It’s not just that there’s something unsavoury about being proud of kills made from the world’s most advanced and sophisticated attack helicopter against an enemy, however barbaric, armed largely with Soviet-era AK47 rifles. It’s the way he compounded this folly, as only Harry could, by saying he regarded the targets as pieces on a chessboard.

All of that would be bad enough. But he’s also breached the   long-standing convention among British military veterans of all ranks that they don’t talk much about the wars they waged, and never about ‘ kills ’.

Perhaps Harry was thinking of the Great chess of the Uzbek world conqueror, Tamburlaine, or the Grant chess of the Iberian monarch Alfonso el Sabio (the Wise)In both of these variants there is a superabundance of imaginative extra pieces to reach the desired tally of twenty five.

Far more likely, though, is it that we are once again entering the topsy-turvy universe of Gilbert and Sullivan, specifically the song by Don Alhambra, the Grand Inquisitor of Barataria. If Harry returns for the coronation of King Charles III (my old landing mate from Trinity College, Cambridge), he is liable to find, with again, Gilbert and Sullivan providing an apt background:

Prime Ministers and such as they,   Grew like asparagus in May,   And Dukes were three a penny.And Party Leaders you might meet in   twos and threes in every street   Maintaining, with no little heat,Their various opinions. ”  

(Cameron, May, Johnson, Truss, Sunak, Corbyn, Starmer, Miliband, Davey, Lucas, Sturgeon, Drakeford….to name but a few).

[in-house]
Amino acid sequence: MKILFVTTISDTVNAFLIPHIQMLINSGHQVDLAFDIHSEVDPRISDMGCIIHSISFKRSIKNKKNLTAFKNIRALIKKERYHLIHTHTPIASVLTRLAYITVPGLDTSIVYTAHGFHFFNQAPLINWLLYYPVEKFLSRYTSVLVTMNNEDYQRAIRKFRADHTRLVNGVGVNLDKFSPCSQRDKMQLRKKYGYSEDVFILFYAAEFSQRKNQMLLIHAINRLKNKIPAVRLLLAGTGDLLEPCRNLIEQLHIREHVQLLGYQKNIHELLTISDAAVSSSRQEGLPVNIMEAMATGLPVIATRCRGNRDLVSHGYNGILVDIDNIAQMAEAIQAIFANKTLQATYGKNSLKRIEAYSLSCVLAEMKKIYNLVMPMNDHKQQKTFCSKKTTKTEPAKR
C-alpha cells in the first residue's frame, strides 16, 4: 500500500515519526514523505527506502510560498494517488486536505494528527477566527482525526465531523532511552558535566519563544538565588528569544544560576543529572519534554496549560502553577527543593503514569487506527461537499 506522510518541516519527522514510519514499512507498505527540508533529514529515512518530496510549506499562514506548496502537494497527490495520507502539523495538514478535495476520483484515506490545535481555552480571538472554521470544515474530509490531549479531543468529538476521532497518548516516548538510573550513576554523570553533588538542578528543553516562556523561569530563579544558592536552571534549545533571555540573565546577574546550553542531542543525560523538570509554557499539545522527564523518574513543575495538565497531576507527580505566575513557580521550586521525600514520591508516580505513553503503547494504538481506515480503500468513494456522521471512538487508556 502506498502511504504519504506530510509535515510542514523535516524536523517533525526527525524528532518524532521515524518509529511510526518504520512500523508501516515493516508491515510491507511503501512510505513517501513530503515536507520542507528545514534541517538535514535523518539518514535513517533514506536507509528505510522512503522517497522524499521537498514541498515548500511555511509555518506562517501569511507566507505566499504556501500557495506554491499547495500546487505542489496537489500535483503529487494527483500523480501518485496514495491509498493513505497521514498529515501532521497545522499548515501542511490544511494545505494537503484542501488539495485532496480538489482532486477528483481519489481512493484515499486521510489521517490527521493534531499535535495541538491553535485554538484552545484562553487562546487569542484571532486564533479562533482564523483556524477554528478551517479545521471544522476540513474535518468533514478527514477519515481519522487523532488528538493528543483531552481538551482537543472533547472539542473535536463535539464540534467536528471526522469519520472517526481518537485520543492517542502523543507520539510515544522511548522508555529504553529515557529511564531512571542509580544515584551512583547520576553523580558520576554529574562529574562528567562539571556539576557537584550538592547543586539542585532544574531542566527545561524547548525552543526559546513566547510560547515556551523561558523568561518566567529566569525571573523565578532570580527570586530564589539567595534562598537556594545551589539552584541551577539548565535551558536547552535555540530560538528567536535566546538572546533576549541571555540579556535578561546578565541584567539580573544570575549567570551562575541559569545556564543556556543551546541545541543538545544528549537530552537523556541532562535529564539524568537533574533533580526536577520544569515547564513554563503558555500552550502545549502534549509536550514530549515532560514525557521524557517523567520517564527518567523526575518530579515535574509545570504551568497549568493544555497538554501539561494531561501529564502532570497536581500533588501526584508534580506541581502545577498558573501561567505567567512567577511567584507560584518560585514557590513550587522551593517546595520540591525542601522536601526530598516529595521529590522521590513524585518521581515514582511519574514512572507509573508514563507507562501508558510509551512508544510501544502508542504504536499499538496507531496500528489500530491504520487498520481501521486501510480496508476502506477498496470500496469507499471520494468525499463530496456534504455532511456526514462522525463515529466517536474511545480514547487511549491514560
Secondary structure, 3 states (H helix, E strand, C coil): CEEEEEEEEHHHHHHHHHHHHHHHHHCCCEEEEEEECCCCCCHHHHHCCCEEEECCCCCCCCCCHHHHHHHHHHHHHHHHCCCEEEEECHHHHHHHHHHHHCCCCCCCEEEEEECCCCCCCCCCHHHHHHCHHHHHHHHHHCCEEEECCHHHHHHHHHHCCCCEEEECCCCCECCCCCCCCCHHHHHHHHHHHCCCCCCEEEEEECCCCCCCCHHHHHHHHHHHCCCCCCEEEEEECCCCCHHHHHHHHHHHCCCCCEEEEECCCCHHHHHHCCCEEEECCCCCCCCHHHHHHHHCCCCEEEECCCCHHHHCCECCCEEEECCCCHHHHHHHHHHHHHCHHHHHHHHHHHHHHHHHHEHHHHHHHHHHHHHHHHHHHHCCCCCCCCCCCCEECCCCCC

(‘There lived a King’, The Gondoliers)

Of course, the punchline for Harry and his insatiable craving for celebrity status and wealth comes with Don Alhambra’s conclusion: When every one is somebodee, then no ones anybody!” 

Our game of the week features a famous victory from the tournament at St Petersburg in 1896 by a real chessplaying Harry against the reigning World Champion of the day: Pillsbury vs. Lasker.

Raymond Keene s latest book Fifty Shades of Ray: Chess in the year of the Coronavirus , containing some of his best pieces from TheArticle, is now available from   Blackwell s His 206th book, Chess in the Year of the King, with a foreword   by The Article contributor Patrick Heren, and written in collaboration with former Reuters chess correspondent, Adam Black, is in preparation.   It will be published   later this   year.  


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Member ratings
  • Well argued: 57%
  • Interesting points: 59%
  • Agree with arguments: 57%
75 ratings - view all